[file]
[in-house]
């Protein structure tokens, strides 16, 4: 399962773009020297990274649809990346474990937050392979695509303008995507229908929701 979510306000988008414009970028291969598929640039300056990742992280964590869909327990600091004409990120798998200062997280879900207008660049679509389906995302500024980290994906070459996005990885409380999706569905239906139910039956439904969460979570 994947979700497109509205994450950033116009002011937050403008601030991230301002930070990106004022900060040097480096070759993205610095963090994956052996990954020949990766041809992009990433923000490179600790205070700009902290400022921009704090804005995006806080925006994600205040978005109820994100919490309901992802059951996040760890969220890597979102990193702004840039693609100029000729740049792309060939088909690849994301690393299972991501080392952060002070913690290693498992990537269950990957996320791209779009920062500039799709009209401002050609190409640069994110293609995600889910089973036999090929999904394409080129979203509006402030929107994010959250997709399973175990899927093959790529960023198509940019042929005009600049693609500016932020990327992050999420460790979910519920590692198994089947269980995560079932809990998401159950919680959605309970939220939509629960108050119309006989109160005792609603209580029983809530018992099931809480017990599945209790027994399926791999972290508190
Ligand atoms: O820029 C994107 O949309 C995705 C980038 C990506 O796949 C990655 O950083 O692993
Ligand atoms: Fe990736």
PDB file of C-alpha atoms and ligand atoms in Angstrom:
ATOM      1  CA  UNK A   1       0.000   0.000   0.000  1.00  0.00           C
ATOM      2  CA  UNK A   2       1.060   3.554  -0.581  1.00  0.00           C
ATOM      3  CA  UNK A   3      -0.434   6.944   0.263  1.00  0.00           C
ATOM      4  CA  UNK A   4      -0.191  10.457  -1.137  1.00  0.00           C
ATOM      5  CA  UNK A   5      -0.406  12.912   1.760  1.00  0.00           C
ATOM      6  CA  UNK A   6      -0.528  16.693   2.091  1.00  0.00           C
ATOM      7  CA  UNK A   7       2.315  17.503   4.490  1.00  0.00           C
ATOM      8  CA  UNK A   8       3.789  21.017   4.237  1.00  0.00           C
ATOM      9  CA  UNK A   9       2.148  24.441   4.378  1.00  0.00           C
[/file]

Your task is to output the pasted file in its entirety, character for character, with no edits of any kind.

[in-house]
């Protein structure tokens, strides 16, 4: 399962773009020297990274649809990346474990937050392979695509303008995507229908929701 979510306000988008414009970028291969598929640039300056990742992280964590869909327990600091004409990120798998200062997280879900207008660049679509389906995302500024980290994906070459996005990885409380999706569905239906139910039956439904969460979570 994947979700497109509205994450950033116009002011937050403008601030991230301002930070990106004022900060040097480096070759993205610095963090994956052996990954020949990766041809992009990433923000490179600790205070700009902290400022921009704090804005995006806080925006994600205040978005109820994100919490309901992802059951996040760890969220890597979102990193702004840039693609100029000729740049792309060939088909690849994301690393299972991501080392952060002070913690290693498992990537269950990957996320791209779009920062500039799709009209401002050609190409640069994110293609995600889910089973036999090929999904394409080129979203509006402030929107994010959250997709399973175990899927093959790529960023198509940019042929005009600049693609500016932020990327992050999420460790979910519920590692198994089947269980995560079932809990998401159950919680959605309970939220939509629960108050119309006989109160005792609603209580029983809530018992099931809480017990599945209790027994399926791999972290508190
Ligand atoms: O820029 C994107 O949309 C995705 C980038 C990506 O796949 C990655 O950083 O692993
Ligand atoms: Fe990736």
PDB file of C-alpha atoms and ligand atoms in Angstrom:
ATOM      1  CA  UNK A   1       0.000   0.000   0.000  1.00  0.00           C
ATOM      2  CA  UNK A   2       1.060   3.554  -0.581  1.00  0.00           C
ATOM      3  CA  UNK A   3      -0.434   6.944   0.263  1.00  0.00           C
ATOM      4  CA  UNK A   4      -0.191  10.457  -1.137  1.00  0.00           C
ATOM      5  CA  UNK A   5      -0.406  12.912   1.760  1.00  0.00           C
ATOM      6  CA  UNK A   6      -0.528  16.693   2.091  1.00  0.00           C
ATOM      7  CA  UNK A   7       2.315  17.503   4.490  1.00  0.00           C
ATOM      8  CA  UNK A   8       3.789  21.017   4.237  1.00  0.00           C
ATOM      9  CA  UNK A   9       2.148  24.441   4.378  1.00  0.00           C